A commission created by the Kennedy Center to examine the participation of blacks in its performing arts programs has given the Center good marks on reaching the black community.

"The Kennedy Center, by aggressively initiating progress... has performed a great service for the black community and the nation as a whole," says a 16-page study released today after two years of research.

The report lists 24 goals the commission established for itself, 11 recommendations for the Kennedy Center and, in a 66-page appendix, more than 100 suggestions for arts programs culled from the "input" of 1,000 individuals.

Responding to interim suggestions from the commission, the Center estimates it already has committed $575,000 to projects designed to encourage black participation in the performing arts on a national level, including two substantial sources of funds for black musicians and a playwright-theater project.

"I am very impressed with what the Center has done, particularly based on the time it has had to function," says Archie Buffkins, assistant dean for graduate studies at the University of Maryland, College Park, who served voluntarily as president of the commission.

Buffkins says he first became interested in black participation in regional cultural centers as a research topic several years ago, and approached Kennedy Center chairman Roger L. Stevens with a proposal to study the institution. Three years and $50,000 in expenses later, the 19-member committee has recommended that the Center:

Continue to provide "strong and aggressive national leadership;"

Establish a permanent committee to monitor development of this commission's projects;

Institutionalize certain of these special projects;

Convey to the White House the importance of appointing blacks and other minorities to the Center's board of trustees;

Establish an annual arts festival and an award with emphasis on cultural diversity;

Create a minority internship program in the arts.

The long-awaited report is decidedly scholarly in tone, listing not only projects already in progress but also scores of proposed programs and their potential impact. The report is coolly descriptive in assessing the past involvement of blacks at the Center; it names performers but makes no attempt to analyze the make-up of audiences at Kennedy Center functions.

"Of the (1,355) people we dealt with," Buffkins says, "nobody felt they were unwelcome at the Center because they had experienced something specific.Some people said it's a big, classically oriented place, even though that very week Ray Charles was there My view is that there are other ways of looking at what should be supported in the performing arts.

"We're not saying stop what's being done. We don't want to turn the Kennedy Center into a clearing house. My idea is that if John Lee Hooker is playing his blues in the Terrace Theater, you can sit there and get the same feeling you'd get if someone in the concert hall was playing some beautiful concerto."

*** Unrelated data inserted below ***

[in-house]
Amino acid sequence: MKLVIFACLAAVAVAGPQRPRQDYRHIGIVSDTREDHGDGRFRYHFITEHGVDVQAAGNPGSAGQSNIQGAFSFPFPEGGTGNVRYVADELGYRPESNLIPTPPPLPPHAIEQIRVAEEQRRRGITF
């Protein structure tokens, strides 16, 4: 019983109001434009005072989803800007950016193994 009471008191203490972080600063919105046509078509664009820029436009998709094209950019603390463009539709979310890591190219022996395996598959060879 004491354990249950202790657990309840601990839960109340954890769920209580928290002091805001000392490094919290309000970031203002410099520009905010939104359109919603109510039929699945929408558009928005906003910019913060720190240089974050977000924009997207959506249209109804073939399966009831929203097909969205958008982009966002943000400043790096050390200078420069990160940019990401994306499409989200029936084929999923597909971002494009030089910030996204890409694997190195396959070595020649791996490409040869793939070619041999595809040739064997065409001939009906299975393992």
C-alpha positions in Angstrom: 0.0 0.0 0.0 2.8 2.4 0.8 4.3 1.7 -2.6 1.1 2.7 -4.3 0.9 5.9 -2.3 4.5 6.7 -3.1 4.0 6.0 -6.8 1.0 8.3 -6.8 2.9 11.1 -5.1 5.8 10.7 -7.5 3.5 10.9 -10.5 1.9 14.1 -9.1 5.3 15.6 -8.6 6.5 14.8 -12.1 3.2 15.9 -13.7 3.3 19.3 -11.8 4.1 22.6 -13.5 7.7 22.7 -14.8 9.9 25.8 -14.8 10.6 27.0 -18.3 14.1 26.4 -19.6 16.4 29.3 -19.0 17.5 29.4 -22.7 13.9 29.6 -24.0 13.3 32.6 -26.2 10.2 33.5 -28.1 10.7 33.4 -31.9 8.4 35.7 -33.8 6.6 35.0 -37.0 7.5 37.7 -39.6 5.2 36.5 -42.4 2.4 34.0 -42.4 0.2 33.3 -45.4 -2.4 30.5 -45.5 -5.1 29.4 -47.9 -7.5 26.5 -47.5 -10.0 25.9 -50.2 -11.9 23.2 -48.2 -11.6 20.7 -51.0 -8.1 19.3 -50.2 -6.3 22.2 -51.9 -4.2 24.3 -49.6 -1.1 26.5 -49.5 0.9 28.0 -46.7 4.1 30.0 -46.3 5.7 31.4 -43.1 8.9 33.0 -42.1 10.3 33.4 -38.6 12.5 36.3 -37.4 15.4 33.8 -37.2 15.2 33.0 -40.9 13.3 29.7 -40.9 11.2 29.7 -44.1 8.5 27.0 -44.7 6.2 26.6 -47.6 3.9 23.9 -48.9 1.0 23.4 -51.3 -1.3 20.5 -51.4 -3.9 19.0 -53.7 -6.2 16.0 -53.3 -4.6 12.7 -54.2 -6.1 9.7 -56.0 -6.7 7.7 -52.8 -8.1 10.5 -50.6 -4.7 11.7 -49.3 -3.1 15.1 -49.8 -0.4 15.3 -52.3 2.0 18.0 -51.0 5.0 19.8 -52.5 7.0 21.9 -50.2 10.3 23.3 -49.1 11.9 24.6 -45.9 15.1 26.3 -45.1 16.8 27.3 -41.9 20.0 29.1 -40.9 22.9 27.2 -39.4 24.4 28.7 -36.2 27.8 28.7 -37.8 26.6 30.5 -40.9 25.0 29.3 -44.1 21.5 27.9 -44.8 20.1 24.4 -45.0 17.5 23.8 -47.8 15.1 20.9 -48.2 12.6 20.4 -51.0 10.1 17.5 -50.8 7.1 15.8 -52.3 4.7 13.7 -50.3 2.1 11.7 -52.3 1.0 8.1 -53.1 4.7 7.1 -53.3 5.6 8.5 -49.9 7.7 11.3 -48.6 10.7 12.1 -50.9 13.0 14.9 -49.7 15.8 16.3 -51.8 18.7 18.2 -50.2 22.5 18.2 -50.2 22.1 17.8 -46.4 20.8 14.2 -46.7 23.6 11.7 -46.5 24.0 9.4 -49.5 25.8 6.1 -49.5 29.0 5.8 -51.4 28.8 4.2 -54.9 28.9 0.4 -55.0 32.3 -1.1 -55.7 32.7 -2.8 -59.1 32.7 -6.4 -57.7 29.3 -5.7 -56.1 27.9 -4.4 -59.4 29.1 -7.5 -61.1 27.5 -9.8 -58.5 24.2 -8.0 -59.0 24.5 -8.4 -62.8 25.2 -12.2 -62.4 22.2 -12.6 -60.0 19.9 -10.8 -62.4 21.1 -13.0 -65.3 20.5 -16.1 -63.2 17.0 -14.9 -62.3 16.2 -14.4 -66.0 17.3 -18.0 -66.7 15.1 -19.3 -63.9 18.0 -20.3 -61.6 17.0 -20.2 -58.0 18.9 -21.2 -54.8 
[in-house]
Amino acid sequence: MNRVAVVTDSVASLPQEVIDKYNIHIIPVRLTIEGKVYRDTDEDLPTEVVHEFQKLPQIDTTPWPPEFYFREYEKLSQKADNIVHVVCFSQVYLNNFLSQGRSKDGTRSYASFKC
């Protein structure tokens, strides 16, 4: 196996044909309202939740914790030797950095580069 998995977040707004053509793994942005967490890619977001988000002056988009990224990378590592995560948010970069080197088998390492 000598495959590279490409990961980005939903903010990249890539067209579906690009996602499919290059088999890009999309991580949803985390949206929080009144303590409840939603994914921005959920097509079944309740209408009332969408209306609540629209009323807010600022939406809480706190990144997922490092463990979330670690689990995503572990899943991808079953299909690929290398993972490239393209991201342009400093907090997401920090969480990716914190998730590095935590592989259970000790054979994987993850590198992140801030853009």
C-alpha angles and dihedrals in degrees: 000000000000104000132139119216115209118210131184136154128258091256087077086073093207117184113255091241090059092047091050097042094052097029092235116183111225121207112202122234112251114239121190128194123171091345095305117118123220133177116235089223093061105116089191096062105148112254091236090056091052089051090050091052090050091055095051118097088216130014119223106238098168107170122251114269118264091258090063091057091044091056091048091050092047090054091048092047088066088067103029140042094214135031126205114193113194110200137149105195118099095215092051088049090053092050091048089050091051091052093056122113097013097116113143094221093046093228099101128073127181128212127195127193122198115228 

The bulk of the commission's findings are contained in the four-part appendix, entitled: "Accomplishments as Seen Through Operational Goals, Actions Taken and the Impact-Perception Profile; Basic Input: Conceptual Descriptions of Suggestions Received Through Direct and Indirect Input; Report to National Black Commission of Black Employment at the Kennedy Center: Affirmative Action Impact; and Report of Kennedy Center Activities of Special Interest to Blacks other than Those Sponsored by the Commission."

Part I outlines the commission's self-imposed goals, and enumerates various actions taken, including the development of better rapport with the black media, the sponsoring of specific performances and the creattion of both the Kennedy Center Black Theater-Playwright Project and the Colloquium/Contest for the Black Musician. Each is a project designed to find talented black artists throughout the nation, backed with more than $100,000 in Center funds.

Part II brings together nationally generatyed suggestions that "have been conceptualized to give a consistent and collective view of the thinking presented through direct and indirect input." They range from summer workshops and camping programs to a scholarly monthly journal on black performing arts to a contest for black opera singers to a black film festival.

Although some of the programs sponsored by the "Chairman's National Commission to Expand the Scope and Constituency of Black Participation at the John F. Kennedy Center for the Performing Arts" have not been widely noticed -- an Urban Philharmonic Concert Backed by $36,000 in Center funds was poorly attended -- Buffkins says some of the events are providing an educational process.

"We learned from that one," he says, "that we need a different kind of recruitment pattern for black audiences."

Because the report was not made public until today, no members of the black community have had a chance to analyze it.

"I don't know what it's going to say," said Anacostia Museum Director John Kinard earlier this week, "but I know that blacks don't participate at the Kennedy Center. Maybe when there's a guy like Pryor there who relates to the black experience, but when the symphony's playing -- that's another experience, that's Europe."